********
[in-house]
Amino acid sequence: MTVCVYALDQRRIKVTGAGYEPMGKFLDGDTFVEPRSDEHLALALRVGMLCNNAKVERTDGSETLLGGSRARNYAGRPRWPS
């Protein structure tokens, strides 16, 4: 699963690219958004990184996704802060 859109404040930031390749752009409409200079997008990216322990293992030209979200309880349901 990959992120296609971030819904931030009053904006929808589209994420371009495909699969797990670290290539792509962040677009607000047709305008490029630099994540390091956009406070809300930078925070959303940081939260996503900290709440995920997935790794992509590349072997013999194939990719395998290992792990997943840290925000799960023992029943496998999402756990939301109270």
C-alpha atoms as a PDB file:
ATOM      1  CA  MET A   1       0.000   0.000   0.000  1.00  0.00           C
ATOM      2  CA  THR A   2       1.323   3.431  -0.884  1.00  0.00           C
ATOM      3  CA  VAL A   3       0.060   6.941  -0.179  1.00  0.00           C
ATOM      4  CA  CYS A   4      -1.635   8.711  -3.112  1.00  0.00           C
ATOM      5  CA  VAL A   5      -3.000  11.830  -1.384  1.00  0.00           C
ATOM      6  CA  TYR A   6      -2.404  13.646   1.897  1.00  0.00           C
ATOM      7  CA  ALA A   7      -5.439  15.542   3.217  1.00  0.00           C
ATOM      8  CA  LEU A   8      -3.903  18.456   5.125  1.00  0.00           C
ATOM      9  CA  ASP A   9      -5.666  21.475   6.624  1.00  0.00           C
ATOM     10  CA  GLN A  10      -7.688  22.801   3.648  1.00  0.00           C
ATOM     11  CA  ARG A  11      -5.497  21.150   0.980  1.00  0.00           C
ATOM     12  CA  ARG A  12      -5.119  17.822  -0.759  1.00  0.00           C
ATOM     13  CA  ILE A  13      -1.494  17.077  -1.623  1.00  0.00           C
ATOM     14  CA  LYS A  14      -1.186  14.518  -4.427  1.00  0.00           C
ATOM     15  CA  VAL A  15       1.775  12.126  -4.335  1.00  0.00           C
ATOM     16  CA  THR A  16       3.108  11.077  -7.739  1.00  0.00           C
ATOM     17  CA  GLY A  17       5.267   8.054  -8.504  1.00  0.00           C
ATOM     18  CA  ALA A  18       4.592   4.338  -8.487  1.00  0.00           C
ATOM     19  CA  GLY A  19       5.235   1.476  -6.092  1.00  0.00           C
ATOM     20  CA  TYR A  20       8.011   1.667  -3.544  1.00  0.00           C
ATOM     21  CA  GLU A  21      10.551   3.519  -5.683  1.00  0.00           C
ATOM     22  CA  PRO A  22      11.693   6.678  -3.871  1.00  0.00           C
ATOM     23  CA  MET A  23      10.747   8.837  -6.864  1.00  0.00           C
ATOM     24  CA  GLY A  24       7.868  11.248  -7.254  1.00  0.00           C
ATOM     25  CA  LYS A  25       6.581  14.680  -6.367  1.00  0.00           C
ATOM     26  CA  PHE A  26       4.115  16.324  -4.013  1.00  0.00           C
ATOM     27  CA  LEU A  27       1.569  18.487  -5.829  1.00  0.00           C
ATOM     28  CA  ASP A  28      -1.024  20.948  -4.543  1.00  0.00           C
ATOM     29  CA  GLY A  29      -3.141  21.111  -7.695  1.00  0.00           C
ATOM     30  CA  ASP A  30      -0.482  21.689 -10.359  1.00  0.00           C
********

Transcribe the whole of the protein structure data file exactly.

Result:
[in-house]
Amino acid sequence: MTVCVYALDQRRIKVTGAGYEPMGKFLDGDTFVEPRSDEHLALALRVGMLCNNAKVERTDGSETLLGGSRARNYAGRPRWPS
């Protein structure tokens, strides 16, 4: 699963690219958004990184996704802060 859109404040930031390749752009409409200079997008990216322990293992030209979200309880349901 990959992120296609971030819904931030009053904006929808589209994420371009495909699969797990670290290539792509962040677009607000047709305008490029630099994540390091956009406070809300930078925070959303940081939260996503900290709440995920997935790794992509590349072997013999194939990719395998290992792990997943840290925000799960023992029943496998999402756990939301109270």
C-alpha atoms as a PDB file:
ATOM      1  CA  MET A   1       0.000   0.000   0.000  1.00  0.00           C
ATOM      2  CA  THR A   2       1.323   3.431  -0.884  1.00  0.00           C
ATOM      3  CA  VAL A   3       0.060   6.941  -0.179  1.00  0.00           C
ATOM      4  CA  CYS A   4      -1.635   8.711  -3.112  1.00  0.00           C
ATOM      5  CA  VAL A   5      -3.000  11.830  -1.384  1.00  0.00           C
ATOM      6  CA  TYR A   6      -2.404  13.646   1.897  1.00  0.00           C
ATOM      7  CA  ALA A   7      -5.439  15.542   3.217  1.00  0.00           C
ATOM      8  CA  LEU A   8      -3.903  18.456   5.125  1.00  0.00           C
ATOM      9  CA  ASP A   9      -5.666  21.475   6.624  1.00  0.00           C
ATOM     10  CA  GLN A  10      -7.688  22.801   3.648  1.00  0.00           C
ATOM     11  CA  ARG A  11      -5.497  21.150   0.980  1.00  0.00           C
ATOM     12  CA  ARG A  12      -5.119  17.822  -0.759  1.00  0.00           C
ATOM     13  CA  ILE A  13      -1.494  17.077  -1.623  1.00  0.00           C
ATOM     14  CA  LYS A  14      -1.186  14.518  -4.427  1.00  0.00           C
ATOM     15  CA  VAL A  15       1.775  12.126  -4.335  1.00  0.00           C
ATOM     16  CA  THR A  16       3.108  11.077  -7.739  1.00  0.00           C
ATOM     17  CA  GLY A  17       5.267   8.054  -8.504  1.00  0.00           C
ATOM     18  CA  ALA A  18       4.592   4.338  -8.487  1.00  0.00           C
ATOM     19  CA  GLY A  19       5.235   1.476  -6.092  1.00  0.00           C
ATOM     20  CA  TYR A  20       8.011   1.667  -3.544  1.00  0.00           C
ATOM     21  CA  GLU A  21      10.551   3.519  -5.683  1.00  0.00           C
ATOM     22  CA  PRO A  22      11.693   6.678  -3.871  1.00  0.00           C
ATOM     23  CA  MET A  23      10.747   8.837  -6.864  1.00  0.00           C
ATOM     24  CA  GLY A  24       7.868  11.248  -7.254  1.00  0.00           C
ATOM     25  CA  LYS A  25       6.581  14.680  -6.367  1.00  0.00           C
ATOM     26  CA  PHE A  26       4.115  16.324  -4.013  1.00  0.00           C
ATOM     27  CA  LEU A  27       1.569  18.487  -5.829  1.00  0.00           C
ATOM     28  CA  ASP A  28      -1.024  20.948  -4.543  1.00  0.00           C
ATOM     29  CA  GLY A  29      -3.141  21.111  -7.695  1.00  0.00           C
ATOM     30  CA  ASP A  30      -0.482  21.689 -10.359  1.00  0.00           C